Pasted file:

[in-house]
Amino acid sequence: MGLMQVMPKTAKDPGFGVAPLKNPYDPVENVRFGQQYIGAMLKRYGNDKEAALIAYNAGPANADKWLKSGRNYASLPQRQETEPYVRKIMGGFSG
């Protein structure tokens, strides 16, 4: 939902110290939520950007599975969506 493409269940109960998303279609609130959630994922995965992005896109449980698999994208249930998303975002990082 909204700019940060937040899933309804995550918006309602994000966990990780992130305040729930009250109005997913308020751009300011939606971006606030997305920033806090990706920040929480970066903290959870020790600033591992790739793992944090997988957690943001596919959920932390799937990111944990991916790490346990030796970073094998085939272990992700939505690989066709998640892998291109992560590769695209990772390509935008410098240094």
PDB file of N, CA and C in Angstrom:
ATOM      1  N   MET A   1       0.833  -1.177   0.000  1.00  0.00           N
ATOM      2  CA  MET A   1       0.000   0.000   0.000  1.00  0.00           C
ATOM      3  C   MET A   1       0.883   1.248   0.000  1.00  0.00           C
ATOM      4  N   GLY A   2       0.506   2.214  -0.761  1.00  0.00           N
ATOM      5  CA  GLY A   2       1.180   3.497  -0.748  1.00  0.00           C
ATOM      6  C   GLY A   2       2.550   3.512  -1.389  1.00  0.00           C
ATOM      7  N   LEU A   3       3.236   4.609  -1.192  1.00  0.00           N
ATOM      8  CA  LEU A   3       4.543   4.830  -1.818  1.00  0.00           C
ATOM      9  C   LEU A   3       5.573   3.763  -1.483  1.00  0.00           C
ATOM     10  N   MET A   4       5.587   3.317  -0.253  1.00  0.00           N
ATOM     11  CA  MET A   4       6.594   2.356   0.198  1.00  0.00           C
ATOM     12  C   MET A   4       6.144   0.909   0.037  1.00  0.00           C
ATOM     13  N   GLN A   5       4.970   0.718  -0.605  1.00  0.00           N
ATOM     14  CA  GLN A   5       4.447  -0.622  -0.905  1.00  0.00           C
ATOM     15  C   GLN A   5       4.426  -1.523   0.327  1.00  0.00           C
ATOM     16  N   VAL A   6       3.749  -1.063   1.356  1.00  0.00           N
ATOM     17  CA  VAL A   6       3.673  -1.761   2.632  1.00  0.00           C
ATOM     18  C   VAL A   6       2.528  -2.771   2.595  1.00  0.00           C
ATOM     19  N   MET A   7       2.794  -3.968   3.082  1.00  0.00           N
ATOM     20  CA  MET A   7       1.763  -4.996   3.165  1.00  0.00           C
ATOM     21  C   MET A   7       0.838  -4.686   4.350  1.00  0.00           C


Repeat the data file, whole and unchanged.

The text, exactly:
[in-house]
Amino acid sequence: MGLMQVMPKTAKDPGFGVAPLKNPYDPVENVRFGQQYIGAMLKRYGNDKEAALIAYNAGPANADKWLKSGRNYASLPQRQETEPYVRKIMGGFSG
């Protein structure tokens, strides 16, 4: 939902110290939520950007599975969506 493409269940109960998303279609609130959630994922995965992005896109449980698999994208249930998303975002990082 909204700019940060937040899933309804995550918006309602994000966990990780992130305040729930009250109005997913308020751009300011939606971006606030997305920033806090990706920040929480970066903290959870020790600033591992790739793992944090997988957690943001596919959920932390799937990111944990991916790490346990030796970073094998085939272990992700939505690989066709998640892998291109992560590769695209990772390509935008410098240094």
PDB file of N, CA and C in Angstrom:
ATOM      1  N   MET A   1       0.833  -1.177   0.000  1.00  0.00           N
ATOM      2  CA  MET A   1       0.000   0.000   0.000  1.00  0.00           C
ATOM      3  C   MET A   1       0.883   1.248   0.000  1.00  0.00           C
ATOM      4  N   GLY A   2       0.506   2.214  -0.761  1.00  0.00           N
ATOM      5  CA  GLY A   2       1.180   3.497  -0.748  1.00  0.00           C
ATOM      6  C   GLY A   2       2.550   3.512  -1.389  1.00  0.00           C
ATOM      7  N   LEU A   3       3.236   4.609  -1.192  1.00  0.00           N
ATOM      8  CA  LEU A   3       4.543   4.830  -1.818  1.00  0.00           C
ATOM      9  C   LEU A   3       5.573   3.763  -1.483  1.00  0.00           C
ATOM     10  N   MET A   4       5.587   3.317  -0.253  1.00  0.00           N
ATOM     11  CA  MET A   4       6.594   2.356   0.198  1.00  0.00           C
ATOM     12  C   MET A   4       6.144   0.909   0.037  1.00  0.00           C
ATOM     13  N   GLN A   5       4.970   0.718  -0.605  1.00  0.00           N
ATOM     14  CA  GLN A   5       4.447  -0.622  -0.905  1.00  0.00           C
ATOM     15  C   GLN A   5       4.426  -1.523   0.327  1.00  0.00           C
ATOM     16  N   VAL A   6       3.749  -1.063   1.356  1.00  0.00           N
ATOM     17  CA  VAL A   6       3.673  -1.761   2.632  1.00  0.00           C
ATOM     18  C   VAL A   6       2.528  -2.771   2.595  1.00  0.00           C
ATOM     19  N   MET A   7       2.794  -3.968   3.082  1.00  0.00           N
ATOM     20  CA  MET A   7       1.763  -4.996   3.165  1.00  0.00           C
ATOM     21  C   MET A   7       0.838  -4.686   4.350  1.00  0.00           C